Frances Trollope

Frances Trollope

Frances (Fanny) Milton, the middle child of William Milton (1743–1824), and his first wife, Mary Gresley Milton, was born in Bristol on 10th March 1779. Her father was the vicar of Heckfield, Hampshire. According to Pamela Neville-Sington the author of Frances Trollope (1998): "William Milton... preferred inventing gadgets to saving souls, and his most important idea was the creation of a tidal bypass to control the water levels of the Avon, allowing ships to sail in and out of Bristol more freely. Of his three children, Frances - or Fanny as she was known to her friends and family - resembled her father most. Like him, she was incapable of sitting still and doing nothing if there was a problem to be solved or a situation to be improved. Without the guidance of her mother, who died when Fanny was only five or six years old, she also learned to be self-reliant. Together these traits - initiative, tenacity, and independence of mind - were to give her the courage, strength, and ability to overcome the many crises which she would have to face in her lifetime; but they also made her sometimes act rashly, without thinking, and thus court disaster."

In 1800 her father married Sarah Partington. Fanny did not like her stepmother and along with her sister, Mary, decided to live with her brother Henry in London. When she was twenty-nine she met the barrister, Thomas Trollope. He considered her to have a petite figure, a pleasant face, and "the neatest foot and ankle" on the dance floor. After a year's courtship, they married on 23rd May 1809. Her first child died soon after being born. Over the next nine years Fanny gave birth to six more children: Thomas, Henry, Arthur, Anthony, Cecilia, and Emily.

Thomas later recalled: "My mother's disposition… was of the most genial, cheerful, happy, enjoué nature imaginable… and to any one of us a tête-à-tête with her was preferable to any other disposal of a holiday hour". By contrast, Thomas Anthony, was a harsh father and used to punish the children for small misdemours by pulling their hair. It has been speculated that his agrressive behaviour was caused by the effects of calomel, a mercury-based drug which he took for chronic migraine.

Thomas Trollope eventually took over a 160 acre farm. He had no experience in farming and he was soon heavily in debt. Thomas Trollope's son, Anthony Trollope, said that everything his father touched ended in failure: "But the worse curse to him of all was a temper so irritable that even those he loved the best could not endure it. We were all estranged from him, and yet I believed he would have given his heart's blood for any of us. His life as I knew it was one long tragedy."

In 1827 Frances and her two daughters spent time visiting Frances Wright at Nashoba, a community in the backwoods of Tennessee dedicated to the education and emancipation of slaves. According to her biographer, Pamela Neville-Sington: "Fanny thought it Henry's best chance to find a good prospect in life; she also hoped to ease the family's financial burdens back home while escaping her husband's dreadful temper. She left her two remaining sons, Tom and Anthony, at home to continue their education. When her friend's utopian dream turned out to be a malaria-ridden swamp, Fanny decamped and headed up the Mississippi to Cincinnati, Ohio."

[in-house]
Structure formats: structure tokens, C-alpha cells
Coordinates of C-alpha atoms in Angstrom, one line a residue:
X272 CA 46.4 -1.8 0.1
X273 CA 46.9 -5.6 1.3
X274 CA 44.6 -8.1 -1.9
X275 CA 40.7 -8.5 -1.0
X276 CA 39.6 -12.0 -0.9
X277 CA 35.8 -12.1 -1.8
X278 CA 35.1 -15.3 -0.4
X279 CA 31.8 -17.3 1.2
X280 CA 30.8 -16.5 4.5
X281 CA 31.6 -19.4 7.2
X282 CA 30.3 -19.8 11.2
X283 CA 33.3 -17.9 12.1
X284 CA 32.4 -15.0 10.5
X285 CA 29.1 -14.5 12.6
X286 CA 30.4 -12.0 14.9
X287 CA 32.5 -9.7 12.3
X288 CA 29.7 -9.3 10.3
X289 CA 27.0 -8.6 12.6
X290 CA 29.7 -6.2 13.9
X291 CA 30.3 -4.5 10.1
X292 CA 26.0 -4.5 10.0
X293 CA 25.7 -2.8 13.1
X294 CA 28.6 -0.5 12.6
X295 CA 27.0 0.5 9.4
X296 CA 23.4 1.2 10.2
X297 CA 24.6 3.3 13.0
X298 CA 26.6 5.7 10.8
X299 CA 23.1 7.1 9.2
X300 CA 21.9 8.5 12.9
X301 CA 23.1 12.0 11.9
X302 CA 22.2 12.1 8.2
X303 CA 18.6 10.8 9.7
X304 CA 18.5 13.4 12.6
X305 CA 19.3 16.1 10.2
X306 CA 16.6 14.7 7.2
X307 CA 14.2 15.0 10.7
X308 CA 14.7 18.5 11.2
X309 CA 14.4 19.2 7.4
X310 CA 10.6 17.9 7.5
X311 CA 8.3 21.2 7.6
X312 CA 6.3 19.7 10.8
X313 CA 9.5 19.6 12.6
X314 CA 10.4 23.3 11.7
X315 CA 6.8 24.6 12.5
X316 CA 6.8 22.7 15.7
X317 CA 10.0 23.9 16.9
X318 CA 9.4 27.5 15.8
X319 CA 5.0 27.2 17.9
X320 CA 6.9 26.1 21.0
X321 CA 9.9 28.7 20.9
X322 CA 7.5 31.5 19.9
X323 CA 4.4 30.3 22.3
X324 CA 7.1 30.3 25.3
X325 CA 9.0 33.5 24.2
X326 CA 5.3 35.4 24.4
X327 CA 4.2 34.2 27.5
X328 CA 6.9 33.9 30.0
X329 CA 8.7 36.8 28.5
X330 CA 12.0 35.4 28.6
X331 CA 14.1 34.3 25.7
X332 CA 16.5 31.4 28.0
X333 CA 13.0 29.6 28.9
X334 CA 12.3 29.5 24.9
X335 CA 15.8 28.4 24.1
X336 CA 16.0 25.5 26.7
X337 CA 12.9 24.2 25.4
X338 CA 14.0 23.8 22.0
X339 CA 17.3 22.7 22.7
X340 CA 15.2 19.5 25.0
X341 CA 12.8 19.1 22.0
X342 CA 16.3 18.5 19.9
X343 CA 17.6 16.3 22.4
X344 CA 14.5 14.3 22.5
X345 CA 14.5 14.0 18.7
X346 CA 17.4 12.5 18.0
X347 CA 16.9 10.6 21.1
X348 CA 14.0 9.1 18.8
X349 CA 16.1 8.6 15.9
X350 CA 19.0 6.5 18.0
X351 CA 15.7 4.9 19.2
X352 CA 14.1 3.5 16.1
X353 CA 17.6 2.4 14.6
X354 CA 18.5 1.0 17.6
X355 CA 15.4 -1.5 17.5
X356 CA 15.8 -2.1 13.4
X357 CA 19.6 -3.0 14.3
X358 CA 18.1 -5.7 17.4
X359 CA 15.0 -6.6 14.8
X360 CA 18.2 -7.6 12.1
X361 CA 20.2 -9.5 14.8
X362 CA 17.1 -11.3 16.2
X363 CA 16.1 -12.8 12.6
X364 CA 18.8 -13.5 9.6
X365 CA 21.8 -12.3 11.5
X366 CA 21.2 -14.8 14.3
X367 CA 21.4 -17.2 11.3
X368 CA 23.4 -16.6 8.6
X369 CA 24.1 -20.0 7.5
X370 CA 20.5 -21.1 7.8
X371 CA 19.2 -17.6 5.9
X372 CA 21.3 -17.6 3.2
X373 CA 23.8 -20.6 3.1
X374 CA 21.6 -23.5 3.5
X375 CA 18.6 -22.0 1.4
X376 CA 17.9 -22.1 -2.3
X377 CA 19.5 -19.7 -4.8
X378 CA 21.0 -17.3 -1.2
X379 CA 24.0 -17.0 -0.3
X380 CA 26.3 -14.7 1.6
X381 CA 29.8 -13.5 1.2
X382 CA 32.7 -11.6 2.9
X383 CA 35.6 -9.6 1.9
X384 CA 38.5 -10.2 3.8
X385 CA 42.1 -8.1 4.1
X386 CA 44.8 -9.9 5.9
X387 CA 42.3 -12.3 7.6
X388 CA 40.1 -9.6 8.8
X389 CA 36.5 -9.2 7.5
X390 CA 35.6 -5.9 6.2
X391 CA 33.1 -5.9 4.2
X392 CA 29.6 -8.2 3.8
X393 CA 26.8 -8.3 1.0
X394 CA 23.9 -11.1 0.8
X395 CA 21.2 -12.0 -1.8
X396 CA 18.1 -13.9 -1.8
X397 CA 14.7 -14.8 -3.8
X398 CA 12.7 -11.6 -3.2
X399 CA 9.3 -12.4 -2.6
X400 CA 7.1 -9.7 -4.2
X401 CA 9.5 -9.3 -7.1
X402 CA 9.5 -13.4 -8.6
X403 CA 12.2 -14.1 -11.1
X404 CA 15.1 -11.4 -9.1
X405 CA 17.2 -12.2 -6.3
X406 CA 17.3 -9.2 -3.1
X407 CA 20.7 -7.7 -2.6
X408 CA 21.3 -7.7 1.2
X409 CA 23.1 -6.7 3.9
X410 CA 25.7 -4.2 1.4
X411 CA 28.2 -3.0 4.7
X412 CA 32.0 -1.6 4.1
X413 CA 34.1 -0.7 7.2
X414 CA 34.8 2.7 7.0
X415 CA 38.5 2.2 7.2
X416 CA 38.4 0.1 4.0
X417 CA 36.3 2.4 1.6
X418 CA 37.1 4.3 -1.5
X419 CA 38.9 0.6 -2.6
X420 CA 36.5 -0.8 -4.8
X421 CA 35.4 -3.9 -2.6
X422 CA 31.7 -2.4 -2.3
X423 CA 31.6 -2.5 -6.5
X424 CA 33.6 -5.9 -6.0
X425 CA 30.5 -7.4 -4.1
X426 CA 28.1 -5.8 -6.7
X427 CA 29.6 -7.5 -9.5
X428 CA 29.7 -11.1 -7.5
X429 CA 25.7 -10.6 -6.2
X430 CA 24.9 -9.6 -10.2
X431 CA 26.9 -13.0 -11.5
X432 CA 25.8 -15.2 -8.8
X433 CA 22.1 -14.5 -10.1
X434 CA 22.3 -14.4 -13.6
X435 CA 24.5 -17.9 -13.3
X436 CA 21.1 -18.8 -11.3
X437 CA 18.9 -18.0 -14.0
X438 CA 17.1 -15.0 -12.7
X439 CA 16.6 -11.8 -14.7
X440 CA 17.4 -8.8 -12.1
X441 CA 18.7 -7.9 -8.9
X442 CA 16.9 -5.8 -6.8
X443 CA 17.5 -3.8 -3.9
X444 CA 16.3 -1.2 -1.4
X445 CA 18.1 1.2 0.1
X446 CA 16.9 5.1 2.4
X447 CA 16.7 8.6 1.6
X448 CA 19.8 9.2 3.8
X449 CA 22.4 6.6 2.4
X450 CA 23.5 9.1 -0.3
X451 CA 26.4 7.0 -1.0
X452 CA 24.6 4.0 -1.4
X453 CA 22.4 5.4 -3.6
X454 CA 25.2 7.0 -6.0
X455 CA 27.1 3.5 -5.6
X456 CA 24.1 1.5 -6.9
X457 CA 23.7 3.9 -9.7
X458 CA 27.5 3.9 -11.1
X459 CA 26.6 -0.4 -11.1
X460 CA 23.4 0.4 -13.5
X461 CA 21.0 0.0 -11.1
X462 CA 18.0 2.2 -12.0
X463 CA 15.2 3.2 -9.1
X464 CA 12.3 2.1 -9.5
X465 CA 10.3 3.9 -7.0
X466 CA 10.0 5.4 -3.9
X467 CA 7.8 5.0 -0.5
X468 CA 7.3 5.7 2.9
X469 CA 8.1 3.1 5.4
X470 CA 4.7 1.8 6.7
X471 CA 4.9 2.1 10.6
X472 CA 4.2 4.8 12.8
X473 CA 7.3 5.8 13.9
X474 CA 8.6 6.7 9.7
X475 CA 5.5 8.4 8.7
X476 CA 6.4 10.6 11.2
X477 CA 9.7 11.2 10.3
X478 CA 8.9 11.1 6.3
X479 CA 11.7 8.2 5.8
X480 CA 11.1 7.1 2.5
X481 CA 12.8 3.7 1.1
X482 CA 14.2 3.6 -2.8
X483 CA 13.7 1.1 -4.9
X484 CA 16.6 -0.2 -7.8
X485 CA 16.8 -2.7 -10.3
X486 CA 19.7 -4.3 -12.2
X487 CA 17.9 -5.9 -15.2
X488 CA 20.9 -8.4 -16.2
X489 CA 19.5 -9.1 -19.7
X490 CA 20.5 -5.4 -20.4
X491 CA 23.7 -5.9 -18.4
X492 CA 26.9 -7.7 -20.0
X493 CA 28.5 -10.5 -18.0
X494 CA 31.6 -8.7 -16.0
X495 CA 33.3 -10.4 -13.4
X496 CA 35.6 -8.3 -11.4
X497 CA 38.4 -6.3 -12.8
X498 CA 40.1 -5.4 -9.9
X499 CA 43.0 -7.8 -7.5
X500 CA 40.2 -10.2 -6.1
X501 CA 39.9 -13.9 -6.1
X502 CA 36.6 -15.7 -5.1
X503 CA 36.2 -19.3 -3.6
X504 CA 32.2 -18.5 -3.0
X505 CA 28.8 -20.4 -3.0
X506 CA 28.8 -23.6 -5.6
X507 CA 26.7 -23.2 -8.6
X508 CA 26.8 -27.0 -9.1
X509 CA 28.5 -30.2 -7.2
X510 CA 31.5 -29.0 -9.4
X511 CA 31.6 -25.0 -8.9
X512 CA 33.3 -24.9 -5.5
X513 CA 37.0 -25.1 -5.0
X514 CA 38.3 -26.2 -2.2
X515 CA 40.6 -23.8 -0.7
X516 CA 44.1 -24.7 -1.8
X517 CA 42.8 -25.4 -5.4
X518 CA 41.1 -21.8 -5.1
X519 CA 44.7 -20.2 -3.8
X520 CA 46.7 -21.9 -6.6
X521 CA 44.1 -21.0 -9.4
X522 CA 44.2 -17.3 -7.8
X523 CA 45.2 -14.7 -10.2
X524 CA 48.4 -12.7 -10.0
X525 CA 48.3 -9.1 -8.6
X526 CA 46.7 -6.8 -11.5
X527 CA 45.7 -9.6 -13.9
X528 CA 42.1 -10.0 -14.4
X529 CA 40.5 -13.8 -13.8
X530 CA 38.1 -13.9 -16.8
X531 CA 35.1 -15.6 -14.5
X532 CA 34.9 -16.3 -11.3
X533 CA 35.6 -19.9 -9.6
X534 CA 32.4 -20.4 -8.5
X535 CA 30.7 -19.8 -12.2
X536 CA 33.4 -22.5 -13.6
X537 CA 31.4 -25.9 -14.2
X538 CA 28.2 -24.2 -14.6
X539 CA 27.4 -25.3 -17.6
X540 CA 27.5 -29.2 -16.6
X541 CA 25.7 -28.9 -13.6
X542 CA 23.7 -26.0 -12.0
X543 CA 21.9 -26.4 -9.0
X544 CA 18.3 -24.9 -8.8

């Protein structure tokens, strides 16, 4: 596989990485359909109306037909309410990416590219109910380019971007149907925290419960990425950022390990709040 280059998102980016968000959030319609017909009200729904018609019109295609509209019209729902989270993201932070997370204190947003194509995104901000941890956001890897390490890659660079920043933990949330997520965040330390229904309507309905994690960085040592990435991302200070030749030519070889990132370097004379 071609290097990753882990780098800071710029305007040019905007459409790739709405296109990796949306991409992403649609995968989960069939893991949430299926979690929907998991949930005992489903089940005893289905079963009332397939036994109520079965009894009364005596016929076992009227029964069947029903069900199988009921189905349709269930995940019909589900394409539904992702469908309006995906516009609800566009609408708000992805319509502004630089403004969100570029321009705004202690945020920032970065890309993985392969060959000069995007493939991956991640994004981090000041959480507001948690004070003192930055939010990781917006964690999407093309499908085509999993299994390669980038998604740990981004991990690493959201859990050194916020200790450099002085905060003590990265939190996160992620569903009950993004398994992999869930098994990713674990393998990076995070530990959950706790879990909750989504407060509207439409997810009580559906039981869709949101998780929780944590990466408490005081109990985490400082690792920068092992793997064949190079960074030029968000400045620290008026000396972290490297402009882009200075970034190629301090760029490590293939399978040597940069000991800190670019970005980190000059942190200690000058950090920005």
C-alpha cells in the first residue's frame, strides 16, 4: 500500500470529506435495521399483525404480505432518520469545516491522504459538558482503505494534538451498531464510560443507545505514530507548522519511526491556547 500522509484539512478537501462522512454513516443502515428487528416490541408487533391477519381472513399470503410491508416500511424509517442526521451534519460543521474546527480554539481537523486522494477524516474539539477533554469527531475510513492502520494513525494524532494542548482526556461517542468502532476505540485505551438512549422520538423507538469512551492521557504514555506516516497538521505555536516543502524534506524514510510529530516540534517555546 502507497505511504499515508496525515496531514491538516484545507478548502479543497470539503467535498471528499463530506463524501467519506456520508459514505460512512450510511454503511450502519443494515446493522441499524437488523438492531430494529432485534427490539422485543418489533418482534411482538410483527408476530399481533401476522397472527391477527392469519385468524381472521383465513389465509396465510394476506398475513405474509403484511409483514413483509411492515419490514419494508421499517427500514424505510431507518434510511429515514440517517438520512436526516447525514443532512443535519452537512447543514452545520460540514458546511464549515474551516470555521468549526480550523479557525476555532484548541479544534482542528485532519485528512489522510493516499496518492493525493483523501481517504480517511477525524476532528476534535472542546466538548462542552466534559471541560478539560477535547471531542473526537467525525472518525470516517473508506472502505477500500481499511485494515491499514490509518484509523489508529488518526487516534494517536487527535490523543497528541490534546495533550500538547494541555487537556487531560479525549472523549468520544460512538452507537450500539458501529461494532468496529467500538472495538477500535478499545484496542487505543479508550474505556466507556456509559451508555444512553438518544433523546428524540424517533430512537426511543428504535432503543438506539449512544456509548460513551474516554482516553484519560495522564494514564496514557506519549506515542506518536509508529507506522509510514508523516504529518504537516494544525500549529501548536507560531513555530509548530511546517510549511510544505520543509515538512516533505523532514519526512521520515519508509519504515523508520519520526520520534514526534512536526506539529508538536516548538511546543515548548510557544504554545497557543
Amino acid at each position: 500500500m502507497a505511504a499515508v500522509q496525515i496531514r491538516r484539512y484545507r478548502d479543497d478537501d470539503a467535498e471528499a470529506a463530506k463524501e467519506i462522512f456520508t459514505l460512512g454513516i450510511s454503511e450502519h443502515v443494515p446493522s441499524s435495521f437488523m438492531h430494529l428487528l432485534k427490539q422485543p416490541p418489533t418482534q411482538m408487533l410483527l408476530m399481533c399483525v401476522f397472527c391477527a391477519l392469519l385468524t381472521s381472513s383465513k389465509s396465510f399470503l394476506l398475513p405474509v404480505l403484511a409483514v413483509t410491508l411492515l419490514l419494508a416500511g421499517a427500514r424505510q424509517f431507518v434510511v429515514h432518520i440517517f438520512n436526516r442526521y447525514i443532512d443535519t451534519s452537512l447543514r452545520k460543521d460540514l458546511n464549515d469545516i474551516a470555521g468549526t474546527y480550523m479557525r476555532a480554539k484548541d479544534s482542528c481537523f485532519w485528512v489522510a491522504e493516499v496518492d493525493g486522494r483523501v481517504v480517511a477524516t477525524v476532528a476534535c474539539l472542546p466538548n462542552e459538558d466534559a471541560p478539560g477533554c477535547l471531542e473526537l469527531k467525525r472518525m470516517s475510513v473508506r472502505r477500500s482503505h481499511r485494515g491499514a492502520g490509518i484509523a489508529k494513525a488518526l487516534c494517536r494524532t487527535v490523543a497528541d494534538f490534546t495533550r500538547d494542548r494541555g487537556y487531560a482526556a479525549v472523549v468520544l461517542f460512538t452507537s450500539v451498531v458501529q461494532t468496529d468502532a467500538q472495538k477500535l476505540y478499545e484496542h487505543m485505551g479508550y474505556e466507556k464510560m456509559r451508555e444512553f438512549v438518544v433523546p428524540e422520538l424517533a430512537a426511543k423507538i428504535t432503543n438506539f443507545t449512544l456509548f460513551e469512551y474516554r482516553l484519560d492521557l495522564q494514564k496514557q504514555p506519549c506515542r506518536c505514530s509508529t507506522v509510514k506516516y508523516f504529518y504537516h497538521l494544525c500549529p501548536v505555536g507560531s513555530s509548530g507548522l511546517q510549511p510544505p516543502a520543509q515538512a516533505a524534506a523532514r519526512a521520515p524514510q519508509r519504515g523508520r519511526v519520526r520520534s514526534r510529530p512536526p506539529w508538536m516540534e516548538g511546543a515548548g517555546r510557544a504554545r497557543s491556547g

While living in Cincinnati, Frances Trollope opened up what has been called "America's first shopping mall", the Cincinnati Bazaar. The venture was a disaster and see ended up bankrupt and ill with malaria. She began spending a great deal of time with a young French artist, Auguste Hervieu, who, despite the gossip, was in fact nothing more than a devoted friend. In August 1831 she returned to England.

The following year she published Domestic Manners of the Americans (1832). The book was an attack of what she believed was the hypocrisy of the Americans. "With one hand hoisting the cap of liberty, and with the other flogging their slaves. You will see them one hour lecturing their mob on the indefeasible rights of man, and the next driving from their homes the children of the soil, whom they have bound themselves to protect by the most solemn treaties."

Thomas Trollope, still heavily in debt, died in 1835. Frances Trollope decided to become a novelist. Her novels were very popular and it was not long before she was able to pay off her husband's debts. Trollope believed that novels should deal with important social issues. Her novel, Jonathan Jefferson Whitlaw, was about the evils of slavery, and The Vicar of Wrexhill tackled the subject of church corruption.

In 1839 Frances Trollope decided to write a novel on young factory workers. She had become interested in the subject after reading a copy of the book on the life of Robert Blincoe in 1832. Before writing the novel she carried out a fact-finding mission to Manchester. Frances Trollope was accompanied by the French artist, Auguste Hervieu, who had been commissioned to produce illustrations for the book. Trollope and Hervieu spent several weeks visiting factories and having meeting with people involved in the campaign for factory reform. This included Richard Oastler, Joseph Raynor Stephens and John Doherty, the editor of The Poor Man's Advocate .